A problem I have is that all my domains are accessible via dd-wrt DNSMasque router firmware on my LAN on Windows machines, but not on Linux machines.
Any guidance would be appreciated.

The owner of the public_html folder doesn't really matter here. When you create that folder, the default owner and group is set to root. See this example:

ls -ld /var/www/example.com
drwxr-xr-x 3 root root 4096 Jan 26 21:11 /var/www/example.com

It's only when you are running the subsequent echo command and later uploading files via FTP/SFTP where you have to set the correct owner and group here. That's why I set the owner as $(whoami) because usually the currently logged in user is the one who will be uploading files via FTP/SFTP, not the root account. Don't forget, the Prerequisites for this guide state that you should not be logged in as root, but rather a user under your own name. With that in mind, $(whoami) will set the folder permissions to that user.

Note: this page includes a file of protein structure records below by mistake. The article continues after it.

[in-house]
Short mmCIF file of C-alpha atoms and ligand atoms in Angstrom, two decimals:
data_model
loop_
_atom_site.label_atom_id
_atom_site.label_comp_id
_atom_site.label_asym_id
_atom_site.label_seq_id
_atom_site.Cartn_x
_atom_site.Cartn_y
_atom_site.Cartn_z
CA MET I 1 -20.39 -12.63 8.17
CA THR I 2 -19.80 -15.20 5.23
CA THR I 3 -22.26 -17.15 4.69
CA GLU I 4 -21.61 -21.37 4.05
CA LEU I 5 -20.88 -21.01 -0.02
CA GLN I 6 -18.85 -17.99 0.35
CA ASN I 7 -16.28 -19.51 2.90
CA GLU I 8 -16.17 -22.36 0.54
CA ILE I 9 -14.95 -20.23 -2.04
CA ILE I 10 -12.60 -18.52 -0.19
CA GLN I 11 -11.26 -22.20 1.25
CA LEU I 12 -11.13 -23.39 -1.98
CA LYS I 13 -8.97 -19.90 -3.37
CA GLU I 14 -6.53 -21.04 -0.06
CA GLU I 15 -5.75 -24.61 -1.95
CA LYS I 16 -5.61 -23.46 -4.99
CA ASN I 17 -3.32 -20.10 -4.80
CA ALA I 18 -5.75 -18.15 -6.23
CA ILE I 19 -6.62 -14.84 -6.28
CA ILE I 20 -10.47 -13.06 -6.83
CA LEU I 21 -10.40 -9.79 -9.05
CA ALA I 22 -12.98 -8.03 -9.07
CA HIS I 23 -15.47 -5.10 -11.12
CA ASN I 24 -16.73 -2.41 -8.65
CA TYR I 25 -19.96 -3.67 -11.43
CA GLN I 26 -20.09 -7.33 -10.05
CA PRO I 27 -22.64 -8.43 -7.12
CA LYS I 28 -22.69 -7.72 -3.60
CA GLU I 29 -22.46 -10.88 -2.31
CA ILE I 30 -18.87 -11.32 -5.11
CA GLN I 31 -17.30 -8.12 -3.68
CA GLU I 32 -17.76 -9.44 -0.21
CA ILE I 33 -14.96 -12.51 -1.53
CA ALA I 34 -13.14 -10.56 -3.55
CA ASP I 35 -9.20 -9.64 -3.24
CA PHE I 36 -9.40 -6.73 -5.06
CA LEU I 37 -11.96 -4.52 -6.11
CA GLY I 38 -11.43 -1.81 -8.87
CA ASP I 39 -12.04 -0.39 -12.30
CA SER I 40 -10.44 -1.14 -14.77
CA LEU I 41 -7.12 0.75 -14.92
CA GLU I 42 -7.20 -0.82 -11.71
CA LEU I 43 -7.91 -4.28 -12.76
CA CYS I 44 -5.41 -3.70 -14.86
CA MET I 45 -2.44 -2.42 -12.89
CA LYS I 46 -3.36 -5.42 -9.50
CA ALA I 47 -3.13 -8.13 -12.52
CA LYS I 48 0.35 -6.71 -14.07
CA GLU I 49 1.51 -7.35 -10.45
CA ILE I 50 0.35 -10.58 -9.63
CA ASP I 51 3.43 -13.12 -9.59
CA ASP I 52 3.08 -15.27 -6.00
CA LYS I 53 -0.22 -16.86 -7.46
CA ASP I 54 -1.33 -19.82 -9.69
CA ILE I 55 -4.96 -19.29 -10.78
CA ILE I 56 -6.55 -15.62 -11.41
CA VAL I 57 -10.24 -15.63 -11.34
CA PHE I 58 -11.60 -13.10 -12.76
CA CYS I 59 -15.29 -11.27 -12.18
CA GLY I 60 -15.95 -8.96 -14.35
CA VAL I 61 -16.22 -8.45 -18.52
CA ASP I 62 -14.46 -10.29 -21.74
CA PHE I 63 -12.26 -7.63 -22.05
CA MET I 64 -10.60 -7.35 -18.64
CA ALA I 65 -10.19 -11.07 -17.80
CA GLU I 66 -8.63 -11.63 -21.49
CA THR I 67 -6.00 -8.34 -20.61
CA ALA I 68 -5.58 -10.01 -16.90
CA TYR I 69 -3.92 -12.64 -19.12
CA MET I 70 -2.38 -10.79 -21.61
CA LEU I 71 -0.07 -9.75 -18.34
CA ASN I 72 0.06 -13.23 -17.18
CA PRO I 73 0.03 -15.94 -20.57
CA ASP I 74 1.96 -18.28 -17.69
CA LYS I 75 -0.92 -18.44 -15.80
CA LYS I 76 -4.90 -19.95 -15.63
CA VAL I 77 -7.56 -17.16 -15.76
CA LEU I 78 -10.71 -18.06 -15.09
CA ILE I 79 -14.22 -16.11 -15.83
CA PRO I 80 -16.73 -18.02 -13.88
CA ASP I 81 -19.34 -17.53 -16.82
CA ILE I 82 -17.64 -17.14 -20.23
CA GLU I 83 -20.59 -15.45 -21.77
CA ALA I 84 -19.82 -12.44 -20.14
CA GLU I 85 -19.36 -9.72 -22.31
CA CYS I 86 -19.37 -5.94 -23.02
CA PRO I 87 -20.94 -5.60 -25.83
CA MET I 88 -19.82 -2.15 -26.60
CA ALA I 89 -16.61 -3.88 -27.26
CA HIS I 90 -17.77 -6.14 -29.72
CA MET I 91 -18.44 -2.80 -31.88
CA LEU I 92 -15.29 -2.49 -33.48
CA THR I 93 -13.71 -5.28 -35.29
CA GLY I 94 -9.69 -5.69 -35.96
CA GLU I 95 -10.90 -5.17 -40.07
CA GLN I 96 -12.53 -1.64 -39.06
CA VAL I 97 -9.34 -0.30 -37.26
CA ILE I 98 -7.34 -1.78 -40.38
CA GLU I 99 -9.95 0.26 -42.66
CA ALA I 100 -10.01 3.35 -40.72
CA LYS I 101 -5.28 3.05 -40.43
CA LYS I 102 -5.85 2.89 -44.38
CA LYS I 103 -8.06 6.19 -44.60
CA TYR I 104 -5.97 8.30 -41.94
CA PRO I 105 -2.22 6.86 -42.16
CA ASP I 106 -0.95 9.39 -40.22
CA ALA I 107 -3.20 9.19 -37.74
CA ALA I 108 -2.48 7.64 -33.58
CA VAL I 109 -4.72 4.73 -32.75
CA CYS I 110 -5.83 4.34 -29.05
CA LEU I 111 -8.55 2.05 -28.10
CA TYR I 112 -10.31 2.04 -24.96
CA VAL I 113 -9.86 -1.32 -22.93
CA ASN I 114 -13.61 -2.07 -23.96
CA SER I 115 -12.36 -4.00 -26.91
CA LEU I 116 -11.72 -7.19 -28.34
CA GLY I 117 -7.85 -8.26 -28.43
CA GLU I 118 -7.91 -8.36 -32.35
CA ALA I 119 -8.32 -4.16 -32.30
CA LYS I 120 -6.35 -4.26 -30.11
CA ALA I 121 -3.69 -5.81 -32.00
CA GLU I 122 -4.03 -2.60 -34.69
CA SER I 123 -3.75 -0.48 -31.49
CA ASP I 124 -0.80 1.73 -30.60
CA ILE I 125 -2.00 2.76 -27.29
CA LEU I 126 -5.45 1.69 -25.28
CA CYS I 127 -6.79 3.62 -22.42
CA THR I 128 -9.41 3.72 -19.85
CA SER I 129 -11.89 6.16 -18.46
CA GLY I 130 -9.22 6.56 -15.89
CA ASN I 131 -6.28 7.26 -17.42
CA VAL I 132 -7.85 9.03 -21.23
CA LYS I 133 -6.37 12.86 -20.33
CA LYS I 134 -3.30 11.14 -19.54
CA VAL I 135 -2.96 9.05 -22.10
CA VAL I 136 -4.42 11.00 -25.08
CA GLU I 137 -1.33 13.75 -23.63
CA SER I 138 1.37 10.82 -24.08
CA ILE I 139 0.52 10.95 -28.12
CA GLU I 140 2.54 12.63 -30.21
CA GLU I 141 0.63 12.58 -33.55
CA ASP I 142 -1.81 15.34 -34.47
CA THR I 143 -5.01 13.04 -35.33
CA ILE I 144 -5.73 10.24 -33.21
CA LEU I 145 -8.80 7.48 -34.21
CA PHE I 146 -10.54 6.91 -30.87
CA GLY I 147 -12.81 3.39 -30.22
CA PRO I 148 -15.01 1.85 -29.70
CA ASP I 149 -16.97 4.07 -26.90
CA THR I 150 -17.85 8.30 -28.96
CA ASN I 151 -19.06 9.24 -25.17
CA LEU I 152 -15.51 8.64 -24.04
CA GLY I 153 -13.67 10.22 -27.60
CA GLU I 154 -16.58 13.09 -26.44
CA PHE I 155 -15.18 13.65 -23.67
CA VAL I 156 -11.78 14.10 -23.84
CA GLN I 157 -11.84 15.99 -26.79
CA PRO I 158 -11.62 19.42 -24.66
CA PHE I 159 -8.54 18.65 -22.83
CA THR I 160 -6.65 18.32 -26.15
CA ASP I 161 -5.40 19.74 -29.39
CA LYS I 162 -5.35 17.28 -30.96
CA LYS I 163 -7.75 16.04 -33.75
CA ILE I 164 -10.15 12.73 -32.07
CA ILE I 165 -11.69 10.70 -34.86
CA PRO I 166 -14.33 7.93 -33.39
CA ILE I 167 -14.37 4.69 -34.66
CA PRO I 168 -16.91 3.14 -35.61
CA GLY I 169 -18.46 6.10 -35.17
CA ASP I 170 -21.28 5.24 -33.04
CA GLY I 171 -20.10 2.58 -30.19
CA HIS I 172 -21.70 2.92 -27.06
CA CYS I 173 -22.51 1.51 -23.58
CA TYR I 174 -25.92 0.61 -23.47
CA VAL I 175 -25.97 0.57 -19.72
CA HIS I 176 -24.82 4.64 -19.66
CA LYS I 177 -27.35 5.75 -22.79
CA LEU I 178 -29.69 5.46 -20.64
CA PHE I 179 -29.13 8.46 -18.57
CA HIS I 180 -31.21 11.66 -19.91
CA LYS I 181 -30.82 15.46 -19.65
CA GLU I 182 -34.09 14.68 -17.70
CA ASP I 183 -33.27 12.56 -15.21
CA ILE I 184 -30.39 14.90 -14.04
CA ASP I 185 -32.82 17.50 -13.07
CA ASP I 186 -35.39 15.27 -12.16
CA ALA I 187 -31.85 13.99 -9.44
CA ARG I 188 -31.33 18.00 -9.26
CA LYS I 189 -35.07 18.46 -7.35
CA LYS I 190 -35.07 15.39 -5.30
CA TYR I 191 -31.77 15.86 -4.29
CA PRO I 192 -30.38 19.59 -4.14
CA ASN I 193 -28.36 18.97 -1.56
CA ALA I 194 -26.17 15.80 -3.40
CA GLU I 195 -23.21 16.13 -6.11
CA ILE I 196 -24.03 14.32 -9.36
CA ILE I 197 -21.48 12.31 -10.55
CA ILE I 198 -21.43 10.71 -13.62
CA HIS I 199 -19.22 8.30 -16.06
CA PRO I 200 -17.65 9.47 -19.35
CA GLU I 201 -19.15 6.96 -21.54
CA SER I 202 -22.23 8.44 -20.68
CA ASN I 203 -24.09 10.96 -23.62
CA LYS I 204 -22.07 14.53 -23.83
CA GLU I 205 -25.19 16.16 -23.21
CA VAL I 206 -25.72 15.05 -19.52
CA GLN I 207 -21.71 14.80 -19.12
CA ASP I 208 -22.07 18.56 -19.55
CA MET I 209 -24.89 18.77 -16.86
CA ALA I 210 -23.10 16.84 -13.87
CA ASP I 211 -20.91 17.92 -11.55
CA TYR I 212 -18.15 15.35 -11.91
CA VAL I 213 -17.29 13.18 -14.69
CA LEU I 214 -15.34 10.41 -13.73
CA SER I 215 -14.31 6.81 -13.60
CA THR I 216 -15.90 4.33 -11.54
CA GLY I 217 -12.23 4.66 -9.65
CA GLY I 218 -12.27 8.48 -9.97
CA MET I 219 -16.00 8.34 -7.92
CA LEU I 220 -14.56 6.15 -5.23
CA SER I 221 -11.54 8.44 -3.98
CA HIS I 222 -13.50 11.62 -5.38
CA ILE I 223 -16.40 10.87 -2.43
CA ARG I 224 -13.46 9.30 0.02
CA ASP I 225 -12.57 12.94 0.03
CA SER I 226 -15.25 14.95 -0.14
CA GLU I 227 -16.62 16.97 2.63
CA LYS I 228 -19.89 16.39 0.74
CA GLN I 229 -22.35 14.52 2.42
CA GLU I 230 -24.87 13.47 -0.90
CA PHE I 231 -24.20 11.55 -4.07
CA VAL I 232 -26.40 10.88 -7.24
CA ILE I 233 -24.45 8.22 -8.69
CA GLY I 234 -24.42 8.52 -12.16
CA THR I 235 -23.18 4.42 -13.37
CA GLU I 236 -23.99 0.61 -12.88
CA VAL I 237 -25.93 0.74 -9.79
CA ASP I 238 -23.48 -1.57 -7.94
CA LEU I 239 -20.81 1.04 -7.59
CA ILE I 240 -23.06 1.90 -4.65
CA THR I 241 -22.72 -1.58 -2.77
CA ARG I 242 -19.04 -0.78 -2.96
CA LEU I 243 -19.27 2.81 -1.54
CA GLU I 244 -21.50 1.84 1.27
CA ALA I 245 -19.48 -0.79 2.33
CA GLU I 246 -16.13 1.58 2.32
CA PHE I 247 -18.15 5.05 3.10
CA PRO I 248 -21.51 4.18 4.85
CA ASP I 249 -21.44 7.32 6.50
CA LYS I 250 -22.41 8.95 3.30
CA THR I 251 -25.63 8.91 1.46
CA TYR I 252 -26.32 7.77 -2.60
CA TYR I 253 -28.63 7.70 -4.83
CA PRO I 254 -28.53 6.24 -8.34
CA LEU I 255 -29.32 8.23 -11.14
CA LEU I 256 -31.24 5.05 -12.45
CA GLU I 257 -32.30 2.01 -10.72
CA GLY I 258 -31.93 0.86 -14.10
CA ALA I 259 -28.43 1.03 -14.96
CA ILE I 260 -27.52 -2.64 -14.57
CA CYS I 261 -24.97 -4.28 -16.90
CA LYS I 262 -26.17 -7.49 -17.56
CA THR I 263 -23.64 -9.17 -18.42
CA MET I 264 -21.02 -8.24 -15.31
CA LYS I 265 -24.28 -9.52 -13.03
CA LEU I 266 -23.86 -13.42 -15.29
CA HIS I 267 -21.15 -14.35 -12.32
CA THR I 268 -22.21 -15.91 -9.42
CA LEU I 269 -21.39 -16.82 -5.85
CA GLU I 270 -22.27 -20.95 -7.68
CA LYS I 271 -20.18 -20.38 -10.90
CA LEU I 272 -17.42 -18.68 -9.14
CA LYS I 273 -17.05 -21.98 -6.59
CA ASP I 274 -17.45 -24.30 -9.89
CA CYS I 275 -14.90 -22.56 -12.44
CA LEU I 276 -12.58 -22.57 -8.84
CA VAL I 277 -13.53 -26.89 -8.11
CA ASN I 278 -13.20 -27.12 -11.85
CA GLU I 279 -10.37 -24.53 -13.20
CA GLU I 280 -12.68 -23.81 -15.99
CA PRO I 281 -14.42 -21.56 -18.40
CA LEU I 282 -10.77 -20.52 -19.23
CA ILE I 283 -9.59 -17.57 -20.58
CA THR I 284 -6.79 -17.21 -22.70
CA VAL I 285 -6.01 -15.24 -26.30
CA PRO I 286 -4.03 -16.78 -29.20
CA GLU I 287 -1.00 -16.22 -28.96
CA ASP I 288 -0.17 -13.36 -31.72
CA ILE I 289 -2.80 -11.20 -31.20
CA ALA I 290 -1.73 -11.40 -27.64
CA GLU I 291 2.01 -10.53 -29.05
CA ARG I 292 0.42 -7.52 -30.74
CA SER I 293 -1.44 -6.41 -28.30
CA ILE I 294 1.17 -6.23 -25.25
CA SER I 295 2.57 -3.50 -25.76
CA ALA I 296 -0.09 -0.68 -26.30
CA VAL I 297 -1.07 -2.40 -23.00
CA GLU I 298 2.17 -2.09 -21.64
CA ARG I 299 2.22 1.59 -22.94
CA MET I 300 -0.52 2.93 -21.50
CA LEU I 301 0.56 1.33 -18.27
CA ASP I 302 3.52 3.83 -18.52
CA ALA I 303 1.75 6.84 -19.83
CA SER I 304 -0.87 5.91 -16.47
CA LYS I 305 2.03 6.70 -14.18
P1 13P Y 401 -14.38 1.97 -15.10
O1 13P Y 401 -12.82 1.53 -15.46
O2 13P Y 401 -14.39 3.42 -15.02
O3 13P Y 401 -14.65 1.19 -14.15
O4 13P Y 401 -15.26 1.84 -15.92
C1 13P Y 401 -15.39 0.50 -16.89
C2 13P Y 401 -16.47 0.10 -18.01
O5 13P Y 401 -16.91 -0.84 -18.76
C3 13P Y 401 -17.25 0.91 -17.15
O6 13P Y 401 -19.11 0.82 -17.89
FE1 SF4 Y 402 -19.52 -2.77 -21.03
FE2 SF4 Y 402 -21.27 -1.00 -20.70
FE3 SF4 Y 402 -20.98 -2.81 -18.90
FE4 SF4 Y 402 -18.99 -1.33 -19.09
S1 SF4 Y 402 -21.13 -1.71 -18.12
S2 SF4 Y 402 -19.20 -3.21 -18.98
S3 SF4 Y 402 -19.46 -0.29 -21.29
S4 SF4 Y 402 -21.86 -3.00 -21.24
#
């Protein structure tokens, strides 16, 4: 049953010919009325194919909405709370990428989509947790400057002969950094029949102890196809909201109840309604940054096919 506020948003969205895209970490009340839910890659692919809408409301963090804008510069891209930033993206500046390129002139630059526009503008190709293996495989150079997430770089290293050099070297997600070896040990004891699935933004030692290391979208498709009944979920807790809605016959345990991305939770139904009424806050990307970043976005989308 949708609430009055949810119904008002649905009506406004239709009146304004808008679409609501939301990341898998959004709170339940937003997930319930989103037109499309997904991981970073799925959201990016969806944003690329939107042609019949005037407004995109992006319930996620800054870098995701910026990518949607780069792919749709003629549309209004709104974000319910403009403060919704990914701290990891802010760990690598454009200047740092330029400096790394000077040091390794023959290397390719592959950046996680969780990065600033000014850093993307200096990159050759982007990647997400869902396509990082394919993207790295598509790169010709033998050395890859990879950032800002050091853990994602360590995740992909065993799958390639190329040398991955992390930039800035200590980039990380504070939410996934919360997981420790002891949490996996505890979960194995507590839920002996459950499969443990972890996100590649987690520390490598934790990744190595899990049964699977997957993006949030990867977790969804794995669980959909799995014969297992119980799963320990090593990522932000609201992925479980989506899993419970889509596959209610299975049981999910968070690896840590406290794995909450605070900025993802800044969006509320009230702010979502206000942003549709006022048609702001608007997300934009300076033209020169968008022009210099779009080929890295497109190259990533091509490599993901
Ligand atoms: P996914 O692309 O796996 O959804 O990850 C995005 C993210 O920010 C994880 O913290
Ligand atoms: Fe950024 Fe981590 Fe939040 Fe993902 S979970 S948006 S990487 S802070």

I'm not sure I fully understand what you mean by "logged in user" and "user inputting the command". The guide assumes that the user currently logged in is the one inputting the commands, so both $(whoami) and $user should return the same value.

Anyway, I will probably remove that $(whoami) command from the article because in hindsight it may be unnecessarily confusing. Instead, people can set the folder permissions when configuring FTP/SFTP is my other guides.

Thank you for this speedy explanation, which I think I understand the logic of (having only a small brain!).
To clarify what I was trying to say, as I understand it the current user whilst the console is active, toggles between the user’s username and root (whilst sudo privileges are invoked) and this would alter what whoami returns ie The whoami value is dynamic. $USER is not, other than it changes between different usernames as logged in.
Please accept that this a is a newbie commenting and I don’t pretend to be sure that my perception is correct.
Thank you for mentioning your FTP articles, as I am now learning a whole lot more about the different ways in which FTP protocols are set up.
Please keep up the excellent work!

Hi Vincent. All these domains work fine for me. It could either be a caching issue with your browser or DNS hasn’t propagated to your ISP yet. Try a different browser or proxy.